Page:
I think it's fair to talk about this game's sexy side, or how it just takes things too far sometimes. Bayonetta is a character whose sexiness is so over-the-top that it wraps around to hilarious instead of disturbing, but there are people who won't like the constant innuendo and suggestive scenes. While there is no graphic or overtly sexual content at all, it's still a good idea to keep more sensitive friends and family away from this game if you don't want them to catch a glimpse of Bayonetta killing enemies while pole dancing or to see the excessive attention paid to her ass bouncing up and down as she rides a centaur-like enemy. It's kind of amazing that this is one of only six M-rated games ever published by Nintendo.




Bayonetta 2 is almost perfect to me. It has brilliant, replayable action that rewards mastery instead of just handing you everything on a platter like so many other games today. Minor aesthetic changes like getting to fight demons along with the first game's "angels," fresh new additions to the arsenal and movelist, and reasonable (and optional!) concessions for newer players make this the action game to play. In addition, buying the physical copy gets you the original Bayonetta on Wii U, so it's double the game for your sixty bucks. Platinum's on a hot streak with Nintendo--first we get The Wonderful 101, now Bayonetta 2. It's starting to become a pattern--even when Platinum slightly stumbles, it comes right back with an absolute masterpiece so you know what they're really capable of.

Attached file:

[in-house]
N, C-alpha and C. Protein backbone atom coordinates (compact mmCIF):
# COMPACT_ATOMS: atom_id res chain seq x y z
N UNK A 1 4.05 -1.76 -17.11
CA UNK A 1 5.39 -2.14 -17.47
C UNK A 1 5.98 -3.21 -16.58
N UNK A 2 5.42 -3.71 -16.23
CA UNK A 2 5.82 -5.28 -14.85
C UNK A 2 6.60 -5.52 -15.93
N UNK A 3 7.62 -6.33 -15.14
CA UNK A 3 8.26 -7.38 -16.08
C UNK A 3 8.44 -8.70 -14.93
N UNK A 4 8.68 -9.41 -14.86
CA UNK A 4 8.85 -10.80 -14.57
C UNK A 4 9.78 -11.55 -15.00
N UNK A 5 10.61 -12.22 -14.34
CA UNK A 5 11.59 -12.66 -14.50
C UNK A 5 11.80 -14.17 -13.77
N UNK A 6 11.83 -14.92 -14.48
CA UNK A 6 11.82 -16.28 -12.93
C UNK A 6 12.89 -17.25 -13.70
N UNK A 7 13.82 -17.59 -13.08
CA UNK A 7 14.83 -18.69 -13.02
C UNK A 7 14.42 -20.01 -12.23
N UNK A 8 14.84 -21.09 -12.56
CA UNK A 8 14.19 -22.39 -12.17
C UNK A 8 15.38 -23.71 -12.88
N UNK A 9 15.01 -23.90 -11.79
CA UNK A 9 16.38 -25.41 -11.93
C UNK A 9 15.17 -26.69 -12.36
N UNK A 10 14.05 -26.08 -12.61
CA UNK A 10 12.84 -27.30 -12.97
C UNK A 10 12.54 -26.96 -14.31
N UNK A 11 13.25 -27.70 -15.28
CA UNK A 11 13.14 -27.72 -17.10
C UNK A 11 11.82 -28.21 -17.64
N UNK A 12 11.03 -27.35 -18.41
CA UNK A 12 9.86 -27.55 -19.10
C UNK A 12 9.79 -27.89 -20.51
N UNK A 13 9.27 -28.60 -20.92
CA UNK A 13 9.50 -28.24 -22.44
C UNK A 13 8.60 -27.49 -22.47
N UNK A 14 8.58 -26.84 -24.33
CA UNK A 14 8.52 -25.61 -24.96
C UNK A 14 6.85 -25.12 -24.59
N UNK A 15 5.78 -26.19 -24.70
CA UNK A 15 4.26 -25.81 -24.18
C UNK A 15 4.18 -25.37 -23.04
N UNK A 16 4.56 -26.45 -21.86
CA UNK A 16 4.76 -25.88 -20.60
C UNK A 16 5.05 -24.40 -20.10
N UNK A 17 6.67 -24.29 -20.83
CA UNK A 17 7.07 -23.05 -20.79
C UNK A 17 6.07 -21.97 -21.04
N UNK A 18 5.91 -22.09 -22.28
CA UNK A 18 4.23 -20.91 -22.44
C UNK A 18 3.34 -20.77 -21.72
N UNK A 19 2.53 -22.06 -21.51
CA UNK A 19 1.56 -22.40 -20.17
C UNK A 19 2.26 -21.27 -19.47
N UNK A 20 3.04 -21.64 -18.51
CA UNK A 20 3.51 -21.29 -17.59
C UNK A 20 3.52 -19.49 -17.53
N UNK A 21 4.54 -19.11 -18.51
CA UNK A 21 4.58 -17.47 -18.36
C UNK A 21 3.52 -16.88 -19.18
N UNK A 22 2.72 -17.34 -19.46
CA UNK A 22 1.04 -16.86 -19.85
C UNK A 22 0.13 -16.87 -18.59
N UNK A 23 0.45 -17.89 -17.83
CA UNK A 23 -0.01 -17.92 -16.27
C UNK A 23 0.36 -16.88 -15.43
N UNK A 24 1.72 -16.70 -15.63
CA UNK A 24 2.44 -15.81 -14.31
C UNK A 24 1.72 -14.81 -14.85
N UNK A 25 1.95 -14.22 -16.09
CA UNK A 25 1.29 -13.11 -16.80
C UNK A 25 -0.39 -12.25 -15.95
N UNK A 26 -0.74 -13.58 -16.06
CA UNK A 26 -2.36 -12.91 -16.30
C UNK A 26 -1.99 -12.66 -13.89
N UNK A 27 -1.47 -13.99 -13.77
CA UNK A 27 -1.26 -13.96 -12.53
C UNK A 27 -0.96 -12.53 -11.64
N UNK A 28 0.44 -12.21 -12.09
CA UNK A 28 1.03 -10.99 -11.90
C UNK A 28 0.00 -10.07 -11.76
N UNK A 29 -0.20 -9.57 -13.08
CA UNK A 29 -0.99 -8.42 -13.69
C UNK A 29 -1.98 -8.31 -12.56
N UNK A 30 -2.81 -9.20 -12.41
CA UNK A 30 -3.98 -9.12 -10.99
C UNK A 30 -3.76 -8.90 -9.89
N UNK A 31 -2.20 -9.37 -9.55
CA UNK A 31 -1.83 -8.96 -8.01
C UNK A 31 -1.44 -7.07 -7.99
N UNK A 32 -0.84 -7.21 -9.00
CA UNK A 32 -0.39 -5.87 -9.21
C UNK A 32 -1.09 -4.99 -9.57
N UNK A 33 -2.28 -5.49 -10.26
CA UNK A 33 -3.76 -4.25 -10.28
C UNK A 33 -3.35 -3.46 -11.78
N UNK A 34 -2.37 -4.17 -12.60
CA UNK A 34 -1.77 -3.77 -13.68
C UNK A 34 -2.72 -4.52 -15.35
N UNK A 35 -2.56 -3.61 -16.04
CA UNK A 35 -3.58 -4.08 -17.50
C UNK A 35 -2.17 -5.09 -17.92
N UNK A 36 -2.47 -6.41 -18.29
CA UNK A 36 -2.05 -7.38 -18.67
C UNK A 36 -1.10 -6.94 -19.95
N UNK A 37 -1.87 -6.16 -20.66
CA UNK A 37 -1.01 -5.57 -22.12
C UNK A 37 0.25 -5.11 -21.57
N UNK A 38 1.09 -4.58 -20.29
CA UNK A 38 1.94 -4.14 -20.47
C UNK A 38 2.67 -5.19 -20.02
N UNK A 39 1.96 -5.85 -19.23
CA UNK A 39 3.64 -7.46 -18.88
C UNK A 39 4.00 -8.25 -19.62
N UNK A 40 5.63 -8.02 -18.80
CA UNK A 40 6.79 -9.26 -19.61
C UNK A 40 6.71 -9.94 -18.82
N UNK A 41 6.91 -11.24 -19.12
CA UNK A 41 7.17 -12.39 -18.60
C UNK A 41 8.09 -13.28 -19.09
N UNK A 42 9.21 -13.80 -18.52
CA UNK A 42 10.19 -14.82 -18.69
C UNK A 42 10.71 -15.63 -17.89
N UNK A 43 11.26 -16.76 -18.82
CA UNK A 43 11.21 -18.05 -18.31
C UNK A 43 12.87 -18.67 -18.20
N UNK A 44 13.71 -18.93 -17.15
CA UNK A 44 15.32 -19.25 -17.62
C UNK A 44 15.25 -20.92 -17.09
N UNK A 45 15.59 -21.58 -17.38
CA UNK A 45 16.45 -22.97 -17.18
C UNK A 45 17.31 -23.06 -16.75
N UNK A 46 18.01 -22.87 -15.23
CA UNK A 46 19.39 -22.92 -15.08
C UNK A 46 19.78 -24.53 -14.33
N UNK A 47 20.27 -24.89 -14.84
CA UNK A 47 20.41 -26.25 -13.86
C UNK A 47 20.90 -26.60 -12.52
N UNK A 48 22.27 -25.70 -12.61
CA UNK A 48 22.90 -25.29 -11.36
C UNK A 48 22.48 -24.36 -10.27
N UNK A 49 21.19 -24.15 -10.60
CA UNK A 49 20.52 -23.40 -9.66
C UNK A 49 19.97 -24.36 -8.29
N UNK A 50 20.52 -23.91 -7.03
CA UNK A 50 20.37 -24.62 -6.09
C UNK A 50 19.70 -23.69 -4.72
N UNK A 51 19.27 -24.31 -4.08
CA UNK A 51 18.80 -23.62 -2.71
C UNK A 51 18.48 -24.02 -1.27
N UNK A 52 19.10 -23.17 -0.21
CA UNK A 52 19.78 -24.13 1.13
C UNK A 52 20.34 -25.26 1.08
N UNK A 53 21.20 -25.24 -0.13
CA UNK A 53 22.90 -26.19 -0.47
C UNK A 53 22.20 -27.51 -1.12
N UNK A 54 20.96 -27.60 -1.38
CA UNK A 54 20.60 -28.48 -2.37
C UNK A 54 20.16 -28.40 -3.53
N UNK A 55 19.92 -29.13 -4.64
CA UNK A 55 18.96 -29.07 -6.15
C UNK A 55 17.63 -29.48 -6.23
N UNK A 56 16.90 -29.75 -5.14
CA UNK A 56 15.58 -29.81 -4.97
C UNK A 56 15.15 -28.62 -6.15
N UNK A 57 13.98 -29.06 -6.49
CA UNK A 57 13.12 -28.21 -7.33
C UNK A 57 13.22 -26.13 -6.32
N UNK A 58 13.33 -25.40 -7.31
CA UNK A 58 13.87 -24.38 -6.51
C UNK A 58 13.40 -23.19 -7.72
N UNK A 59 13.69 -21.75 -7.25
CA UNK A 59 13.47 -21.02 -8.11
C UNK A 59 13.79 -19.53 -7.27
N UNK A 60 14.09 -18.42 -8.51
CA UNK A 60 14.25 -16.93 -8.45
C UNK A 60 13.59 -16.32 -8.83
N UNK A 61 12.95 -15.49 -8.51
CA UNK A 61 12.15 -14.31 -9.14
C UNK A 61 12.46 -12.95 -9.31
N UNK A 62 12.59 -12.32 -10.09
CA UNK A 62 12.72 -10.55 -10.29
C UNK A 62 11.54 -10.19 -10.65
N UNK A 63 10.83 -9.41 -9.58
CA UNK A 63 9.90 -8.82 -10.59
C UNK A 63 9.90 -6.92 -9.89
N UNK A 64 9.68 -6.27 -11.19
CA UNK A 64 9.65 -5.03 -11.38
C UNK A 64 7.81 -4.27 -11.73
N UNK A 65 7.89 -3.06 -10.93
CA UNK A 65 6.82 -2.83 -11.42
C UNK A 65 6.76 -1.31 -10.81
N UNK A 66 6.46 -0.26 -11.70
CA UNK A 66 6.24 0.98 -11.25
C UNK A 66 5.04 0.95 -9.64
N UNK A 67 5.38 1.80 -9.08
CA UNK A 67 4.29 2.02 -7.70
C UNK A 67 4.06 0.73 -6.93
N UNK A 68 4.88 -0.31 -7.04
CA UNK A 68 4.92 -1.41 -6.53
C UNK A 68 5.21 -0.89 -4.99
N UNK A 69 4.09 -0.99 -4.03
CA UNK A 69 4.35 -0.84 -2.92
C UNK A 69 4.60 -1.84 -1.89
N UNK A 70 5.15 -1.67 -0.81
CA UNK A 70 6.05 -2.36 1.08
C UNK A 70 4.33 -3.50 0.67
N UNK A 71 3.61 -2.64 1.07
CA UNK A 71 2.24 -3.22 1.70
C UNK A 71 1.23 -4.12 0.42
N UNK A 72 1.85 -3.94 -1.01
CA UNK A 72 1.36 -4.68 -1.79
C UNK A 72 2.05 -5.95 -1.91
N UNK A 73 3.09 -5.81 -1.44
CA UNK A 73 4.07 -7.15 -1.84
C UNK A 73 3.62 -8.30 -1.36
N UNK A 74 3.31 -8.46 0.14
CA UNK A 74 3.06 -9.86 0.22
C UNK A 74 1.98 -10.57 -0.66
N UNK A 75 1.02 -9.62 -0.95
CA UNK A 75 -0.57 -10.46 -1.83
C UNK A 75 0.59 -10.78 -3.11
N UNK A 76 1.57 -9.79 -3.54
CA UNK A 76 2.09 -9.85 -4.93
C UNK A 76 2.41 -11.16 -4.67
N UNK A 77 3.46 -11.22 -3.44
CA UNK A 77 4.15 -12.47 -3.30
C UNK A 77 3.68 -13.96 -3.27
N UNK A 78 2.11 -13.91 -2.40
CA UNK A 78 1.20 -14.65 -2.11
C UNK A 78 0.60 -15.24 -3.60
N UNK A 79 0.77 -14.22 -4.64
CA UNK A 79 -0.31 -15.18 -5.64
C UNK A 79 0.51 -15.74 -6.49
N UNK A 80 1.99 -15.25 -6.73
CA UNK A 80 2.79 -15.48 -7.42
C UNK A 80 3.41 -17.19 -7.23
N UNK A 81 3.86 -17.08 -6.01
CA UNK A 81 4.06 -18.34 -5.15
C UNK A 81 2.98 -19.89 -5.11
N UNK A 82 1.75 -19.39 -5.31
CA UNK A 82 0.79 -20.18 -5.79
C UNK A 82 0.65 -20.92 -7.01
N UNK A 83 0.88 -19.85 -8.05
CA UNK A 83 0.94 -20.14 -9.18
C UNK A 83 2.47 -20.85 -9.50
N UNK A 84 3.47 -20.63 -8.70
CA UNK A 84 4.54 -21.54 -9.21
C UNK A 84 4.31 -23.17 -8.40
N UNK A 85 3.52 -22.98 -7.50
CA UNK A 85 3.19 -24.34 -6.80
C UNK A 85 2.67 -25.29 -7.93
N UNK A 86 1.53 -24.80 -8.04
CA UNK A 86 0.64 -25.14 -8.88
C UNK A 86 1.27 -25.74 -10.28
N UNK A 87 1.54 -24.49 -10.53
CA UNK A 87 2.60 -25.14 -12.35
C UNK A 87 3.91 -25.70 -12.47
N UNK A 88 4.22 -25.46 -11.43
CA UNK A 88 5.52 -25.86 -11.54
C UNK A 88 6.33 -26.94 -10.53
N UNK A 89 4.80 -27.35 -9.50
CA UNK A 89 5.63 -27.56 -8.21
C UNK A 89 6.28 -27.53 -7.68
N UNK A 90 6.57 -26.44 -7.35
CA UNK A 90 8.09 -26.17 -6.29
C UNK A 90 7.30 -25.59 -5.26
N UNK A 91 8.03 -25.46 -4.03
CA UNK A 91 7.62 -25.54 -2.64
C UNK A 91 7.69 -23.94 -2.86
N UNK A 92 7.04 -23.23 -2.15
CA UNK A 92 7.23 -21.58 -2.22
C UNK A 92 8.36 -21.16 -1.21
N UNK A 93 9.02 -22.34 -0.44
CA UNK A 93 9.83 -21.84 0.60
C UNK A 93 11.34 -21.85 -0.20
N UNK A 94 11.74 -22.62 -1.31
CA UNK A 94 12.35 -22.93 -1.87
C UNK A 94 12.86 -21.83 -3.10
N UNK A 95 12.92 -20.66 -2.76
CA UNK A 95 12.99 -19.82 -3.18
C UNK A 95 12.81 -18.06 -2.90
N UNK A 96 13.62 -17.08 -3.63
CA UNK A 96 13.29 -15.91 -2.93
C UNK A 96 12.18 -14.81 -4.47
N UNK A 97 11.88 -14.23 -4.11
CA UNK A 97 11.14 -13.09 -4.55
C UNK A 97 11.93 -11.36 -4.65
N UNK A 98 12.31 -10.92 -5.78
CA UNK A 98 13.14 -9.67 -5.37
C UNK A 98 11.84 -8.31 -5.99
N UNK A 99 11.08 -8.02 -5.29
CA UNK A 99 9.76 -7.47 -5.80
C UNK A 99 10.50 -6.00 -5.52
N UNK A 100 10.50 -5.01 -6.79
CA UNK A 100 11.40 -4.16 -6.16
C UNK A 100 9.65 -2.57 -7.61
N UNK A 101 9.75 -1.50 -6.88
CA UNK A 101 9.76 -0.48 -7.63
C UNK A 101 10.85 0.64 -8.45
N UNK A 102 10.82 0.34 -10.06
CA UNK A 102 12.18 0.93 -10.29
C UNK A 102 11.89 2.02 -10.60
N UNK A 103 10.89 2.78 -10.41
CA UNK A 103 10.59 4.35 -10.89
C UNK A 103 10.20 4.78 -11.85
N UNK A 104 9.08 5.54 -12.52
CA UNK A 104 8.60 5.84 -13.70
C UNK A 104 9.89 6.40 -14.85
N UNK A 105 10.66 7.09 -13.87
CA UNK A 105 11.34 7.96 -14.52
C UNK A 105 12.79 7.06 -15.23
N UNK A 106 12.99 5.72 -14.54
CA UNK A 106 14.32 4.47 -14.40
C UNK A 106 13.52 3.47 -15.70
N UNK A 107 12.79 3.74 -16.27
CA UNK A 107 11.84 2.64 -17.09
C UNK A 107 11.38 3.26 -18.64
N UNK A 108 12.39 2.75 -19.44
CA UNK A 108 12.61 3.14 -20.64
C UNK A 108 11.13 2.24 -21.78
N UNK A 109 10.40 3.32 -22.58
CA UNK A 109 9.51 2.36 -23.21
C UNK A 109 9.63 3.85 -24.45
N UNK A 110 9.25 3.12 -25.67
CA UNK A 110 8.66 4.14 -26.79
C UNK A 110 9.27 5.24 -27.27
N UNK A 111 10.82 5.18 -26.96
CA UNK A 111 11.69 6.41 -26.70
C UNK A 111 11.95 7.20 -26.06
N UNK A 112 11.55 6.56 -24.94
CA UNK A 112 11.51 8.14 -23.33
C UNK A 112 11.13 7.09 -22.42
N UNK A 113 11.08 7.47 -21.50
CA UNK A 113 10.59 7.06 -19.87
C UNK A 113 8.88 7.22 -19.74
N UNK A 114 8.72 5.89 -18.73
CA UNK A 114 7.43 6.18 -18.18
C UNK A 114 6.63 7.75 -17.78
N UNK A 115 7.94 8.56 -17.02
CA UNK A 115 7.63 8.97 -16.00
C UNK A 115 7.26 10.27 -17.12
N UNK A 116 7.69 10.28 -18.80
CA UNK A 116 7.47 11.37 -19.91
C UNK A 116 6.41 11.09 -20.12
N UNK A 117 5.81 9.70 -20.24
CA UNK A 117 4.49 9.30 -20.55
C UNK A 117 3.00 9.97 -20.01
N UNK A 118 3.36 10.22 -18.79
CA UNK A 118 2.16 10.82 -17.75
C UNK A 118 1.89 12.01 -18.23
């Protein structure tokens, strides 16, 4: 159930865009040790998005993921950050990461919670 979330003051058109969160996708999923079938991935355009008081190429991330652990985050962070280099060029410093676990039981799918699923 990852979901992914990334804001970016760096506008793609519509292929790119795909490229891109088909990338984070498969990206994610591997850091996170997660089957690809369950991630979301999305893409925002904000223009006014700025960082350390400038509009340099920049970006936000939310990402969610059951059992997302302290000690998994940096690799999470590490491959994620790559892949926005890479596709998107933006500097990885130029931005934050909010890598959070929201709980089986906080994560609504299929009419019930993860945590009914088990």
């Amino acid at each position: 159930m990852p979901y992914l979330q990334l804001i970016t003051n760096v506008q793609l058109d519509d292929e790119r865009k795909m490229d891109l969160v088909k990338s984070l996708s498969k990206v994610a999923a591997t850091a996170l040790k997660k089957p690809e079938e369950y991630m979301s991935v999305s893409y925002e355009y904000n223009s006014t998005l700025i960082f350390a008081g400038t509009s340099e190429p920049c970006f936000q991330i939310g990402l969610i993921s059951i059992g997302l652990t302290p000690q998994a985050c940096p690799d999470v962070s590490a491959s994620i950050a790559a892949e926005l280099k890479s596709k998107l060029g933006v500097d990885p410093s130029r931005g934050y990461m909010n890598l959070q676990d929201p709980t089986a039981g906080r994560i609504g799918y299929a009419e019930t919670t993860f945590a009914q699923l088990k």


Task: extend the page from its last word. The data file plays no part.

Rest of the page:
+ Nonstop high-caliber action that never lets up, and never expects any less than your best

+ You're always doing something new--racing to save someone, a vicious aerial battle, fighting on and inside a waterspout...

+ Tag Climax is a smart use of multiplayer in a genre that really doesn't need it

+ Great options for less-experienced players in the form of Automatic Mode and touch control

+ Tons of unlockables--a greater feeling of accomplishment and mastery as opposed to simply buying DLC

+/- Innuendo and sexual content is ridiculous to the point of parody, but can be a bit much for some--don't play this around your parents

+/- Cutscenes are hilarious and incredibly fun to watch, but can run a bit long--just let me play the damn game already